We tried everything we possibly could to conceive a child of our own, only to find it was not possible, and were heartbroken beyond words... Comma... We began to pursue In Vitro Fertilization, then found out even that was not an option for conception... Comma... We pursued adoption, and had failure after failure... Comma... We continued even after loss and were given the most beautiful, smartest little girl we could have ever prayed for... We tried embryo adoption, and had no resulting positive pregnancy.... Comma... Take a breath... Keep going... Comma...
When Sara Madalin was about 18 months old we began preliminary paperwork with our adoption agency in hopes of adopting a second child. Going in, we knew we had two strikes against us. For one, we already had a child. Most birthmothers, when looking at profiles, prefer to place their child with a couple who does not have children. We've been told, by birthmothers who've placed through our agency, that they feel they are giving couples a special gift by giving them their first child. And, indeed they are. Second, our age is working against us. This might be a surprise to a few who read our blog, but we are getting on up there. Reagan more so than I. (Ahem) Most birthmothers prefer to place their child with a couple younger than us.
But we continued with our paperwork. Again. Every year since 2005 (with the exception of 2008 and 2009, right after SM was born) we've had blood drawn to test for HIV. We've had needles stuck our arms to test for TB. We've reported our financial earnings. We've been fingerprinted for background checks. We've been to doctors for full physicals. We've answered numerous questions, paid more money in fees than I want to think about, and sat through countless seminars, training, and counseling sessions. All for a family... Comma, after comma.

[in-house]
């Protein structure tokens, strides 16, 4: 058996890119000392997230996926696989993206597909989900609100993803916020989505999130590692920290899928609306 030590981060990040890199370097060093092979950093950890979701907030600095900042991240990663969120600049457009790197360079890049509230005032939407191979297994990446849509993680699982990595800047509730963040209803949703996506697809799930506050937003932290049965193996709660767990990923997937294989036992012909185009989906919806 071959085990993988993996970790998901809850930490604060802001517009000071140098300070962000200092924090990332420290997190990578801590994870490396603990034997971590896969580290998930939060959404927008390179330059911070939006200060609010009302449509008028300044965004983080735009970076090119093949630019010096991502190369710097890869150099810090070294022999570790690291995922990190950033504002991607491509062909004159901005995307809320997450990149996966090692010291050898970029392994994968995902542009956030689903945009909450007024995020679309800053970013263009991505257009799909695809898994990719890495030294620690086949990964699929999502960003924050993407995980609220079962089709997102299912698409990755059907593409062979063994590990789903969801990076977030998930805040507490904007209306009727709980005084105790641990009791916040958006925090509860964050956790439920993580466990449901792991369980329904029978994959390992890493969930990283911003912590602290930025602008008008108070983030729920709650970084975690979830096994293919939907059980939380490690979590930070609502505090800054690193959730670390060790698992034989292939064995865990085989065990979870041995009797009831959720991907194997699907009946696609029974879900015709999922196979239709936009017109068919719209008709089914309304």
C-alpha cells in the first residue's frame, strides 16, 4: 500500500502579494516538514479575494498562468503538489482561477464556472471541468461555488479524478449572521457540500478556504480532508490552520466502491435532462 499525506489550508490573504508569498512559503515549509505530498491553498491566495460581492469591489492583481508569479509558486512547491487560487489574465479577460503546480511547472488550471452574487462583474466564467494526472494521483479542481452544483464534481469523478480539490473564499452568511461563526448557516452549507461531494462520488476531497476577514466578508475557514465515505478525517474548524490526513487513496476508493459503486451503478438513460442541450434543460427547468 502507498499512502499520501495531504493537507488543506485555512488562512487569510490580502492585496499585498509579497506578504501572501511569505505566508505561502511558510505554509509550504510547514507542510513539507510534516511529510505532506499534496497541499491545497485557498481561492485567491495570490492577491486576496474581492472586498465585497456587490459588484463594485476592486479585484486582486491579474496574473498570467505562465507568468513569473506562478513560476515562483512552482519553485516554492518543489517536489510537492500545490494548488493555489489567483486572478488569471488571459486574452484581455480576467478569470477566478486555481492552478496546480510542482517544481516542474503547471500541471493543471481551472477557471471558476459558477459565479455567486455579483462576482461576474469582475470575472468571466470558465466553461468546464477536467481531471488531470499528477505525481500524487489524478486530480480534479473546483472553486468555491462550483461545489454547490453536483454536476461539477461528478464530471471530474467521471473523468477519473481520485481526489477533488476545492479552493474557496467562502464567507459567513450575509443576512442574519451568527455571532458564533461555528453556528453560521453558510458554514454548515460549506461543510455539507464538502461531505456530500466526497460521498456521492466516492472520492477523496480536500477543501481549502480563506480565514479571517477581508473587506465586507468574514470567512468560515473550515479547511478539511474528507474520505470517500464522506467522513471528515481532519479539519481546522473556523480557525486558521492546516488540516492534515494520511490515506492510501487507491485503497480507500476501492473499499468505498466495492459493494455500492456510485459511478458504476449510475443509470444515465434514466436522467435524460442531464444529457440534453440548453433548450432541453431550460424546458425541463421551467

Last Summer, when we began to fill out our yearly paperwork to renew our home study for the next year, we began to talk about how much longer we were willing to wait with our agency. We certainly don't blame the agency, but having been with them for so long - on and off since 2005 - and not having a placement - it just seems a little futile to us. We discussed on and off all year what we would do when it was time to renew our application this Summer. Little by little, we came to the same conclusion. In the area of waiting - something we've done for so, so long - it is time for a period.
Are we still open to adoption if God brings a child into our lives? Yes. We've had numerous calls from friends who know someone who knows someone, etc. in the past year. We usually have a call or two every year like that. But nothing ever works out. So, given that track record, we feel pretty confident in saying that Sara Madalin will be our only child. If God sends us a child in the way He brought Sara Madalin to us, yes we'd adopt again. But we have decided that we will no longer actively wait with an agency. It's a difficult, and for me especially, emotional decision. But it's time.
I want to say thank you to anyone who reads our blog who has prayed for us these past 15 years, through every tear and every joyful moment as God worked to build our little family. Thank you for your encouraging emails. Thank you for reading as I have blogged all the events and emotions that we've faced throughout our adoption journeys. We've been truly blessed to have such caring, loving, encouraging people in our lives. We have always said, and continue to believe, that God is good, and He is faithful. He always has been to us, and we know He always will be.